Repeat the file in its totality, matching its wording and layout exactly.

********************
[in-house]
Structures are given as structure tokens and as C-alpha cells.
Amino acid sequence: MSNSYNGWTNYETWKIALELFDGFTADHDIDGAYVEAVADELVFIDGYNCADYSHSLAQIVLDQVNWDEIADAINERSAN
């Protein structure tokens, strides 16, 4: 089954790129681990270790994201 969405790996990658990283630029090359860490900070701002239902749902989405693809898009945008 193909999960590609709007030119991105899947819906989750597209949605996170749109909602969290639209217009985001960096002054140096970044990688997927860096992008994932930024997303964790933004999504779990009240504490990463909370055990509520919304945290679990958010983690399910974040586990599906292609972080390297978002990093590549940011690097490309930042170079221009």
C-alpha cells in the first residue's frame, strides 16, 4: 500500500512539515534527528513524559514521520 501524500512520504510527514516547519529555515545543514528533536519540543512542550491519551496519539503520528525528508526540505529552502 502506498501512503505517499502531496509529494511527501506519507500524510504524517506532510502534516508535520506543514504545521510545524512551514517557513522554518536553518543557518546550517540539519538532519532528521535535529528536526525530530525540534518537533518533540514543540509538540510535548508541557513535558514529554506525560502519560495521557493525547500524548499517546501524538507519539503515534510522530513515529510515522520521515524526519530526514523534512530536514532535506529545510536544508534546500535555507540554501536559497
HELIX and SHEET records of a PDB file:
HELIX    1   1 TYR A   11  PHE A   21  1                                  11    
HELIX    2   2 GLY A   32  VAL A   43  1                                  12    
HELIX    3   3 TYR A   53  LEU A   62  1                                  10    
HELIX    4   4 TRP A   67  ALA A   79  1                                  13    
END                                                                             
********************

[in-house]
Structures are given as structure tokens and as C-alpha cells.
Amino acid sequence: MSNSYNGWTNYETWKIALELFDGFTADHDIDGAYVEAVADELVFIDGYNCADYSHSLAQIVLDQVNWDEIADAINERSAN
């Protein structure tokens, strides 16, 4: 089954790129681990270790994201 969405790996990658990283630029090359860490900070701002239902749902989405693809898009945008 193909999960590609709007030119991105899947819906989750597209949605996170749109909602969290639209217009985001960096002054140096970044990688997927860096992008994932930024997303964790933004999504779990009240504490990463909370055990509520919304945290679990958010983690399910974040586990599906292609972080390297978002990093590549940011690097490309930042170079221009």
C-alpha cells in the first residue's frame, strides 16, 4: 500500500512539515534527528513524559514521520 501524500512520504510527514516547519529555515545543514528533536519540543512542550491519551496519539503520528525528508526540505529552502 502506498501512503505517499502531496509529494511527501506519507500524510504524517506532510502534516508535520506543514504545521510545524512551514517557513522554518536553518543557518546550517540539519538532519532528521535535529528536526525530530525540534518537533518533540514543540509538540510535548508541557513535558514529554506525560502519560495521557493525547500524548499517546501524538507519539503515534510522530513515529510515522520521515524526519530526514523534512530536514532535506529545510536544508534546500535555507540554501536559497
HELIX and SHEET records of a PDB file:
HELIX    1   1 TYR A   11  PHE A   21  1                                  11    
HELIX    2   2 GLY A   32  VAL A   43  1                                  12    
HELIX    3   3 TYR A   53  LEU A   62  1                                  10    
HELIX    4   4 TRP A   67  ALA A   79  1                                  13    
END                                                                             